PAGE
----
For the first time since 1988, the Singapore women’s team failed to win a medal at the Asian Games.
Naturalised Singaporean Feng Tianwei and her fellow China-born teammates blamed fatigue and struggles with the bigger tennis balls that were used for their 3-1 defeat at the quarter-finals, which broke a two-decade long streak of winning major medals at the Asian Games.
Feng Tianwei said that the fact that the Singapore had to play two games – against Vietnam and Malaysia – before the quarter-finals drained her strength. She told reporters: “The South Koreans were very aggressive today and I could feel the strain and fatigue, especially in my thigh, which affected my performance.”
Coach Hao Anlin also said that his team have not adapted to the bigger plastic balls that are now used, as well as other teams have adapted. This is despite the fact that the switch to the bigger balls came four years ago, in 2014.
Hao told reporters: “This has neutralised some of the strengths and advantages our players once had. We not only have to adapt, but we also need to improve on our fitness and technique, and come up with different playing styles to combat these changes and challenges.”
This latest Asian Games loss comes on the back of the steady decline of the Singapore women’s team’s results in international matches.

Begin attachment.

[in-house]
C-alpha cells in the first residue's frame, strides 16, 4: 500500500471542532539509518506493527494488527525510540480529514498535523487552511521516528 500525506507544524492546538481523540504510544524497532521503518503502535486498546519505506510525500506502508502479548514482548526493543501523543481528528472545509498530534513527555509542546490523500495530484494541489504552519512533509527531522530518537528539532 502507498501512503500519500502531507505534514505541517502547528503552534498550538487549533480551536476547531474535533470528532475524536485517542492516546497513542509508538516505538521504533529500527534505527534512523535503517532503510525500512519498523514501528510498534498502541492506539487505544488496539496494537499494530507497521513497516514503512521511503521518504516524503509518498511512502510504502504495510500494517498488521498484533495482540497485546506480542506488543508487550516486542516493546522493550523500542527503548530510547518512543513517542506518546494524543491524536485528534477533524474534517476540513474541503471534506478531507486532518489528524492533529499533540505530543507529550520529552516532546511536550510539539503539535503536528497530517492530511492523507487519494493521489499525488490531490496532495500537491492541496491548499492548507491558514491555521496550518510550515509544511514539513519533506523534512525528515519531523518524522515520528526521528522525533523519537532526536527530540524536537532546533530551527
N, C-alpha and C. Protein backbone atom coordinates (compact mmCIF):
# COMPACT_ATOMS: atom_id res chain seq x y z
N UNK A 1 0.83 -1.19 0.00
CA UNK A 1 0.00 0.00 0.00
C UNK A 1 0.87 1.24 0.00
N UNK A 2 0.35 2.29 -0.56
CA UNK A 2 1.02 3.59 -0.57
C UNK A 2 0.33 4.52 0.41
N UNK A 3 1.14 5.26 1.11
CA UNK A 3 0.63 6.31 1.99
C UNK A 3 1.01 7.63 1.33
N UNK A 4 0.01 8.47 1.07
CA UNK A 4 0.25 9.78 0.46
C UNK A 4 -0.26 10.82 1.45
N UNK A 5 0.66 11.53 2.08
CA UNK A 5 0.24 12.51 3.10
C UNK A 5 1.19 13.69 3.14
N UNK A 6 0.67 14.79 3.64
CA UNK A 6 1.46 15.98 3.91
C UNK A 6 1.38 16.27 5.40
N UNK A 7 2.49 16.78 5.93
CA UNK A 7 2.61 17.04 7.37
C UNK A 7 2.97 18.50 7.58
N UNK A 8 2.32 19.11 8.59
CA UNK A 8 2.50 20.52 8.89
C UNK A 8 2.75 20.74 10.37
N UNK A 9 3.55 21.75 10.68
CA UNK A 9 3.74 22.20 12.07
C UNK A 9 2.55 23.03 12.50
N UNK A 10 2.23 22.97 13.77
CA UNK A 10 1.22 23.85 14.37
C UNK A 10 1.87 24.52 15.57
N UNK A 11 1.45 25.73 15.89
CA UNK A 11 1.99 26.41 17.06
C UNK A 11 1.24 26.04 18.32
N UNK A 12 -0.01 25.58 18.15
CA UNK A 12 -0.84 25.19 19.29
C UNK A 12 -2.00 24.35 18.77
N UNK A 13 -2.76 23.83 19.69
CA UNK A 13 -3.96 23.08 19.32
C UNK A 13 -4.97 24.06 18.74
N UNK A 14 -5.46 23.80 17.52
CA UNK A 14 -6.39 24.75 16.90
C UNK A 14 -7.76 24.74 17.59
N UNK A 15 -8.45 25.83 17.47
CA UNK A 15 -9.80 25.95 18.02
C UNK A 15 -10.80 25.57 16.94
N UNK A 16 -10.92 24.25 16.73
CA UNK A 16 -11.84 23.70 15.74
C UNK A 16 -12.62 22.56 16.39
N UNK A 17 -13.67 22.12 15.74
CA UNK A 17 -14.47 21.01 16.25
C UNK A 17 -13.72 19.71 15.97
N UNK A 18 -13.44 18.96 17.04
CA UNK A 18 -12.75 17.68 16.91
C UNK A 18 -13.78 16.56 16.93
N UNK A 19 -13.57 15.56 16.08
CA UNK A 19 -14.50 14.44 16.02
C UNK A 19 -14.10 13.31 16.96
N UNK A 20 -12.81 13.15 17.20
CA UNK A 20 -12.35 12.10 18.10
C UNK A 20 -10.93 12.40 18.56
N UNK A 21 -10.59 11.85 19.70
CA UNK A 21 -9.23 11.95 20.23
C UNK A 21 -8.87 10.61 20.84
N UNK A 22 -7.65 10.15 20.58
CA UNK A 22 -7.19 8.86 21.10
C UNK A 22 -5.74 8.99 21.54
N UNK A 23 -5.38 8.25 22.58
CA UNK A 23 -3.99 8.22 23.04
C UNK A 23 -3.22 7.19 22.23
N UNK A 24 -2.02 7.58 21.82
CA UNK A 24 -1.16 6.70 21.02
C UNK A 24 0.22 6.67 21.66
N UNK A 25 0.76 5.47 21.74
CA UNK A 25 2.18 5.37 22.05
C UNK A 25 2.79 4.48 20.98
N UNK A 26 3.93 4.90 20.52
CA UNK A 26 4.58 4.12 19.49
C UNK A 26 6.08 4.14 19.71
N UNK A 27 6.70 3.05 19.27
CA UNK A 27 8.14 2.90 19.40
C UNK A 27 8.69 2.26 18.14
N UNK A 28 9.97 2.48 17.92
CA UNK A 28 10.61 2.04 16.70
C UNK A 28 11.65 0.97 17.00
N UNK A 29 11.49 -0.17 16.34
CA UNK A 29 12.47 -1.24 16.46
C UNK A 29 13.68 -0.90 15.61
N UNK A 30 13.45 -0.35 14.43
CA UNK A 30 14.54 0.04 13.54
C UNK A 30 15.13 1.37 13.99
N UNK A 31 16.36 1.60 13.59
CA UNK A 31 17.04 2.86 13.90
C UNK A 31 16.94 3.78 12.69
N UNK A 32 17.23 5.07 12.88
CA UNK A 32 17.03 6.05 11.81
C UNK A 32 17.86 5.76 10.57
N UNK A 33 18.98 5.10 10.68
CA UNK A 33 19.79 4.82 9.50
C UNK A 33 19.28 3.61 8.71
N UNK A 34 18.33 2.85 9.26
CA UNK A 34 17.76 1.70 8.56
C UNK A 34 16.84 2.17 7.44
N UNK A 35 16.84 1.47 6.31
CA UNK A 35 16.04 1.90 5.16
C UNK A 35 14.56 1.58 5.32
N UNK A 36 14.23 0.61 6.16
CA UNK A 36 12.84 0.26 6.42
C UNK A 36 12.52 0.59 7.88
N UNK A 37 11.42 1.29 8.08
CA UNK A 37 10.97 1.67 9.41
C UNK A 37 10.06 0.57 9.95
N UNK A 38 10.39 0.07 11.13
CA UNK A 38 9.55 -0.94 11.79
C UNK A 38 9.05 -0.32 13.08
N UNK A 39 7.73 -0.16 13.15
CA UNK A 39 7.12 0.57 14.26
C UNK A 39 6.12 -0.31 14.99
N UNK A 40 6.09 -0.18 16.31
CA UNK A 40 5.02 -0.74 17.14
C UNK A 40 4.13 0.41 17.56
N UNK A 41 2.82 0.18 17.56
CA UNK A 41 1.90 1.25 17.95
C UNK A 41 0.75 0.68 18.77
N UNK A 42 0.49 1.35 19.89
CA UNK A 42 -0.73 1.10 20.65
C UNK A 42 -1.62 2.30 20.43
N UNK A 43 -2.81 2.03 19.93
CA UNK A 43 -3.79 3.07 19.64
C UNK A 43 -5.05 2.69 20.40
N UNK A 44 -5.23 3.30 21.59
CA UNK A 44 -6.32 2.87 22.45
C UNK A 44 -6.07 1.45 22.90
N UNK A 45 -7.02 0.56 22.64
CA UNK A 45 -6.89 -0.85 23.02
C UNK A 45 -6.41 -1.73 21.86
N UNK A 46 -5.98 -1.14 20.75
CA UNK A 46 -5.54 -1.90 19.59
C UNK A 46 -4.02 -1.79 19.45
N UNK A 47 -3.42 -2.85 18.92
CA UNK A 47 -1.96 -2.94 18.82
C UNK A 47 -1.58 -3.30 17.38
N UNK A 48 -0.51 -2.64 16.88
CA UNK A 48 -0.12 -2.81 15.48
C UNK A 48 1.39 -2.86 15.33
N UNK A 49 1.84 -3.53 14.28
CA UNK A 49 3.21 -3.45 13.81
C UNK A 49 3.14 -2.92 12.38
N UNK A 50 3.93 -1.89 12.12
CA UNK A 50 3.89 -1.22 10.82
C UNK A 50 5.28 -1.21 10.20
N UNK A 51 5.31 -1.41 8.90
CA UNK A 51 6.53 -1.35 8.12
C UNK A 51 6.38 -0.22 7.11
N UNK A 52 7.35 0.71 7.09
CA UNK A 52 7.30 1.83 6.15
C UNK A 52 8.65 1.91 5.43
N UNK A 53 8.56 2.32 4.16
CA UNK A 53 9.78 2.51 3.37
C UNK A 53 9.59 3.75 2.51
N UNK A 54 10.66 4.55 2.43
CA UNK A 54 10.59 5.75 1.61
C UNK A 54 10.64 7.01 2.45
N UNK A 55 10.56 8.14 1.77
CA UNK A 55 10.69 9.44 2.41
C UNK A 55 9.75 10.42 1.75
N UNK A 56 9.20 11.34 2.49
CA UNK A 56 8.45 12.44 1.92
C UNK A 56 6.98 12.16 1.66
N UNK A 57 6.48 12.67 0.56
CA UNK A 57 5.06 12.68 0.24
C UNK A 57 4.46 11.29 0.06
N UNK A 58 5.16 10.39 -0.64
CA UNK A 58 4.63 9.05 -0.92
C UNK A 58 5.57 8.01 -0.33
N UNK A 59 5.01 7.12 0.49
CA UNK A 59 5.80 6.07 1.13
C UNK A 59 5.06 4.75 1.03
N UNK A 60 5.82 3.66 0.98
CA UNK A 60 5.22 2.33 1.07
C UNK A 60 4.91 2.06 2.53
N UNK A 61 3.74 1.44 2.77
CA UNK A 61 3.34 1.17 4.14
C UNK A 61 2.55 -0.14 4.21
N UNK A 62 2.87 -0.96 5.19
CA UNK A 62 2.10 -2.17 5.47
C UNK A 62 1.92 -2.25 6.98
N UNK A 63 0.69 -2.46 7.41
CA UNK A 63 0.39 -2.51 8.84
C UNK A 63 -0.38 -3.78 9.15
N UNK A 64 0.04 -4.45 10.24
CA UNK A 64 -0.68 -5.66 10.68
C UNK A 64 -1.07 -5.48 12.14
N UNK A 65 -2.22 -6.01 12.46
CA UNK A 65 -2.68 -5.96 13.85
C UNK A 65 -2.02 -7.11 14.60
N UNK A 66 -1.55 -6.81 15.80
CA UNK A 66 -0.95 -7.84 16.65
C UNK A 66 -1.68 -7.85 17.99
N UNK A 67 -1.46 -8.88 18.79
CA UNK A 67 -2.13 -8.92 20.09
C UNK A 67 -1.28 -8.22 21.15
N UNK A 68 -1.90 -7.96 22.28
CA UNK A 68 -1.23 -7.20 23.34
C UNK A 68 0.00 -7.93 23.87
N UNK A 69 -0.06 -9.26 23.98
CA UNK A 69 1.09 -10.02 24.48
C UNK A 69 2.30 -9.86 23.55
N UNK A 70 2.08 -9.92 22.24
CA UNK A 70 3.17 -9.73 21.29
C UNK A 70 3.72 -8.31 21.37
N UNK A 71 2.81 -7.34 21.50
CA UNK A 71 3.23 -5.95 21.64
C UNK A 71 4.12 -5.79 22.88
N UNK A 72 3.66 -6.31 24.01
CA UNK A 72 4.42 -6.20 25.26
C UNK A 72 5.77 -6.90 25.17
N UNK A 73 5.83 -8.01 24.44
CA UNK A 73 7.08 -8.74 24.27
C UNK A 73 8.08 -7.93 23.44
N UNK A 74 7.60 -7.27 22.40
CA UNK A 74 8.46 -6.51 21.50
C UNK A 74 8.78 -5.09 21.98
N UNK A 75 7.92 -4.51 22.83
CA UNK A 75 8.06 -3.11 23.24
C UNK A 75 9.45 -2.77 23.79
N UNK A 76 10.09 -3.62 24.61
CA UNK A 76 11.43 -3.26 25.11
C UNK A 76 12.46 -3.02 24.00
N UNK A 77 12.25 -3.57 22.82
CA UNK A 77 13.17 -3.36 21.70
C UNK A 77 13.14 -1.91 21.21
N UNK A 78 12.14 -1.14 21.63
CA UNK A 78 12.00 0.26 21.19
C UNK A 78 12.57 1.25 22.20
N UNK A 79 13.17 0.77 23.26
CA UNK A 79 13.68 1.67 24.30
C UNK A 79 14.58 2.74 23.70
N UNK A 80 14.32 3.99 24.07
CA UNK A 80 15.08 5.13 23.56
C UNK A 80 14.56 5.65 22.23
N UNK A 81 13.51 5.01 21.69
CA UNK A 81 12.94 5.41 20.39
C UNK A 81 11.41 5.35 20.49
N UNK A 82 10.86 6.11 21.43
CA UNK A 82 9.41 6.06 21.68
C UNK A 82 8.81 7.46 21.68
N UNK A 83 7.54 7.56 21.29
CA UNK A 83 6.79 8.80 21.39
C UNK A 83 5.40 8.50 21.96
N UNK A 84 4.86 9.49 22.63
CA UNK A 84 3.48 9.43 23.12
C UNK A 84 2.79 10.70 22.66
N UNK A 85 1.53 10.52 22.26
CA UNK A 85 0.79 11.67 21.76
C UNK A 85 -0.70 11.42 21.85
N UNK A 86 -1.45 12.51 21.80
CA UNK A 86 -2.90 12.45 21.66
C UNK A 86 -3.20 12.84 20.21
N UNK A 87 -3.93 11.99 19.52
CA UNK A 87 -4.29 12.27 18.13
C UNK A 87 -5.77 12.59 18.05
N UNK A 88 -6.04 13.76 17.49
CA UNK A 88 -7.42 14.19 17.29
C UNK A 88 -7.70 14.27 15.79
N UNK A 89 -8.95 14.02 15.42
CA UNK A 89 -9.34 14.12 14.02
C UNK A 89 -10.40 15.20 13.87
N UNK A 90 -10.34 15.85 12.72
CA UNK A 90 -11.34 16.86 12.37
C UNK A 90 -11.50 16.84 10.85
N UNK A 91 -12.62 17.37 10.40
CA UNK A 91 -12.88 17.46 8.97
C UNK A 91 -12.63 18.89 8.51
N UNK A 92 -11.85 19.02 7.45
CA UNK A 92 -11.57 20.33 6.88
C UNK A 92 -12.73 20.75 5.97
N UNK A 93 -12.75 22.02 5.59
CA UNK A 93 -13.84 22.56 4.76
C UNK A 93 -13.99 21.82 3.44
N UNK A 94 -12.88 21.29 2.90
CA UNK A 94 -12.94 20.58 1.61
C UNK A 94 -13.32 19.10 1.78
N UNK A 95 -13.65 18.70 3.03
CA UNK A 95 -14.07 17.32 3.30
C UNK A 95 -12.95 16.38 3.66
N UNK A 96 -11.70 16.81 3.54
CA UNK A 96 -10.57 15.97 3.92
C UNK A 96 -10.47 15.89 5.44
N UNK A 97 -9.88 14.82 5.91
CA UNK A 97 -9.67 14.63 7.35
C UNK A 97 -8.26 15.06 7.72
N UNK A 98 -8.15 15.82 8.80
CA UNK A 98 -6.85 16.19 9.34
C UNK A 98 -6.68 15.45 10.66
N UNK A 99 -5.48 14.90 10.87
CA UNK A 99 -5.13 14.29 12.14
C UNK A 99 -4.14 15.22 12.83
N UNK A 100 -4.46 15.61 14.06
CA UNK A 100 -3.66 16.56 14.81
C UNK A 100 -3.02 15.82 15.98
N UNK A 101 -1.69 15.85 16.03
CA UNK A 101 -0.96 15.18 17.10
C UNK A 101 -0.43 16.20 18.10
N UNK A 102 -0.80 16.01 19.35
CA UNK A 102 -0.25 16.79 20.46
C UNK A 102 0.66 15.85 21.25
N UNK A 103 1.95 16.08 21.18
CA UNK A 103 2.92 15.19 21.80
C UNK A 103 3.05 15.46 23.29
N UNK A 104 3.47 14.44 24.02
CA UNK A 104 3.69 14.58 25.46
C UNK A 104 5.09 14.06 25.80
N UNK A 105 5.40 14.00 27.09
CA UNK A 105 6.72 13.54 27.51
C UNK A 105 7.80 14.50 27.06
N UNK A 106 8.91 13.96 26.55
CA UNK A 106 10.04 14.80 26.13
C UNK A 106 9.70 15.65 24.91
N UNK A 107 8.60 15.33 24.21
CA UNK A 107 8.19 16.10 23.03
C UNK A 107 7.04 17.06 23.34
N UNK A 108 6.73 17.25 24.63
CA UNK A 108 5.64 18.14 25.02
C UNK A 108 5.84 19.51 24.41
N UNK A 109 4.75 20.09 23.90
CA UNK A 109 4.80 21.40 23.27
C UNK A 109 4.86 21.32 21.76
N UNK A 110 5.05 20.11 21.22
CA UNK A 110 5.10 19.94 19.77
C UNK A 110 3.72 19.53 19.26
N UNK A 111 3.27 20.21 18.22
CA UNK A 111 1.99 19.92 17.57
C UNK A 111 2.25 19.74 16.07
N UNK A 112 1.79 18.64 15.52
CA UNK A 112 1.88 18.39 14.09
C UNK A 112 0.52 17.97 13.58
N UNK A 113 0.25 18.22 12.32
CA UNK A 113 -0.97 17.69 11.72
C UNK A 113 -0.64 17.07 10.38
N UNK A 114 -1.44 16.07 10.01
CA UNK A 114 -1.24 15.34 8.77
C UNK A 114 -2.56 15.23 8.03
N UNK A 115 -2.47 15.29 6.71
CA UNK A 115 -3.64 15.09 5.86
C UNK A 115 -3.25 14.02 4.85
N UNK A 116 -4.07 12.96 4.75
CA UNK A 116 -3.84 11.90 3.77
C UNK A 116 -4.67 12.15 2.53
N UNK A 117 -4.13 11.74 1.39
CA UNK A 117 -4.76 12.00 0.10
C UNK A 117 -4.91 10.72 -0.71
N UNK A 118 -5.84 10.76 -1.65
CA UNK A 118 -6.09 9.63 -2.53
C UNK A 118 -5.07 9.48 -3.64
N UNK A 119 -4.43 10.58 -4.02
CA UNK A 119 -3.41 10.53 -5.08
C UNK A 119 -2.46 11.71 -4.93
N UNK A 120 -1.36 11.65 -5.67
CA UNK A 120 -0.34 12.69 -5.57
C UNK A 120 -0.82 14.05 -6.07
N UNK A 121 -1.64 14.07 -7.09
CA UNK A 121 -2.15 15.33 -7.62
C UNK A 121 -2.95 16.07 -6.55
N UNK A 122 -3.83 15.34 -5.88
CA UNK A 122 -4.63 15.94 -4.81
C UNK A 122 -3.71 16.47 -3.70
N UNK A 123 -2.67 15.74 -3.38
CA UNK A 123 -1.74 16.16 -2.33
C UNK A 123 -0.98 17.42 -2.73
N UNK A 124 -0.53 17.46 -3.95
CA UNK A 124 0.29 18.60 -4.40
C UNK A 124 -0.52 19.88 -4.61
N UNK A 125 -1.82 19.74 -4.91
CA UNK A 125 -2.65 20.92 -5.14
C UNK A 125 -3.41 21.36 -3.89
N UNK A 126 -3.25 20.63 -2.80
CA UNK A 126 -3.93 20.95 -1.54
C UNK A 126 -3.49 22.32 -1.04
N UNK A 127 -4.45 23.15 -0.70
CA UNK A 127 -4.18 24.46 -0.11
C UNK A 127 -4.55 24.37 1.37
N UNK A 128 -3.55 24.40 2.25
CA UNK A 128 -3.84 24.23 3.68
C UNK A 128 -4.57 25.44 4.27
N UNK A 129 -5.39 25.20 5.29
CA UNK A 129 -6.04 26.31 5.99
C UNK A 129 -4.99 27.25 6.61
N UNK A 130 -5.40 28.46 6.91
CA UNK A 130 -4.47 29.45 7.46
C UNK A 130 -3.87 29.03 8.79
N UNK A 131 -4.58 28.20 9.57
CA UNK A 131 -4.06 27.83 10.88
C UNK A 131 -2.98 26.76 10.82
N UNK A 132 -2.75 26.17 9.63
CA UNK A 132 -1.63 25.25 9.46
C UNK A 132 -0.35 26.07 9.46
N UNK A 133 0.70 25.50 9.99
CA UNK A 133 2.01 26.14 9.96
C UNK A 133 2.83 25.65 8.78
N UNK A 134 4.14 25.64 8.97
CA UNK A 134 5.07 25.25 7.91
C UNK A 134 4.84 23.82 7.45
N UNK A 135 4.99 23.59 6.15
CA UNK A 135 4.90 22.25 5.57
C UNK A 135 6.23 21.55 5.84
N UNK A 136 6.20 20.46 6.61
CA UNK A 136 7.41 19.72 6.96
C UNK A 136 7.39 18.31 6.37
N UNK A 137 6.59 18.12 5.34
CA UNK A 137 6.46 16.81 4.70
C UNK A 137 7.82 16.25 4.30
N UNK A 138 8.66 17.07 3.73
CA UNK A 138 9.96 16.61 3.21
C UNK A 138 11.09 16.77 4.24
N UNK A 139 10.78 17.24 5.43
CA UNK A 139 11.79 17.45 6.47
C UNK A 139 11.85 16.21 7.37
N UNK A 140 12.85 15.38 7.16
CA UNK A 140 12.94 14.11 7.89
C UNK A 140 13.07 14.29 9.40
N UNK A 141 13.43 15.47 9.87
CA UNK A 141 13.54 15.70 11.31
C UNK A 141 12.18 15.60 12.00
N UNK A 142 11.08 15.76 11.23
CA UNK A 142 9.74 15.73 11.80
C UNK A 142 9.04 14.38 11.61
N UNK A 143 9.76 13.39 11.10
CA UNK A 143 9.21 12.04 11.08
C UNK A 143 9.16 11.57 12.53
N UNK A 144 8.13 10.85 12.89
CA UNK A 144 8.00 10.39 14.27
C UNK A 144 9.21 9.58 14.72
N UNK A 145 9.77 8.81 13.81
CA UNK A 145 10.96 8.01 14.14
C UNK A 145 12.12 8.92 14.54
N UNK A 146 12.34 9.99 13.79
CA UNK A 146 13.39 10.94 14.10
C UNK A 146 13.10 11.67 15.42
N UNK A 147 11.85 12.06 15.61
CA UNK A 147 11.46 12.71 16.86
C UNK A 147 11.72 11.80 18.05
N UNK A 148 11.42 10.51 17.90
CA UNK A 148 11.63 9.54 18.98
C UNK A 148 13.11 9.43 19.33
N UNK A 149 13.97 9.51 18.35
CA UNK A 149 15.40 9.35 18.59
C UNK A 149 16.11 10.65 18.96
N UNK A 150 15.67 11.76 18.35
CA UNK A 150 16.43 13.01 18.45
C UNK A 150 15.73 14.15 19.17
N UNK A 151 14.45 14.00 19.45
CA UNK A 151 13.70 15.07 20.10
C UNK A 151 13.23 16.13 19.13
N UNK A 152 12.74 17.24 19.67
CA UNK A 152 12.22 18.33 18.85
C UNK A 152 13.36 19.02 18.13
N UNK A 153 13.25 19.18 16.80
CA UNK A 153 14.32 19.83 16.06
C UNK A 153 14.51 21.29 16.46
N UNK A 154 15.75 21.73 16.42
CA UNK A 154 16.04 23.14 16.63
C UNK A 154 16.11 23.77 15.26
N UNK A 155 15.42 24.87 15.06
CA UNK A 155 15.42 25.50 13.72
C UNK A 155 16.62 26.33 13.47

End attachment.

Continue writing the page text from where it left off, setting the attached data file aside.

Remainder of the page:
Major medals have been out of reach for the team – which won silver at the 2008 Beijing Olympics and won the 2010 World Team Table Tennis Championships besides earning silver and bronze medals at the Asian Games since 2002 – with the team failing to make the cut for the Rio Olympics and the World Team Table Tennis Championships in Malaysia.
Earlier this year, the team lost the women’s team event at the Commonwealth Games and were knocked out of the World Team Table Tennis Championships in Sweden early on, at Round 16.
Sports writer Michael Ang wrote on social media that the Singapore team’s latest Asian Games defeat comes “despite taxpayer-funded STTA (Singapore Table Tennis Association) having spent an enormous amount of [money] recruiting players from [China] over the past two decades.”
Ang branded the team’s explanation that fatigue and the unfamiliarity with the bigger tennis balls contributed to their loss as “excuses”.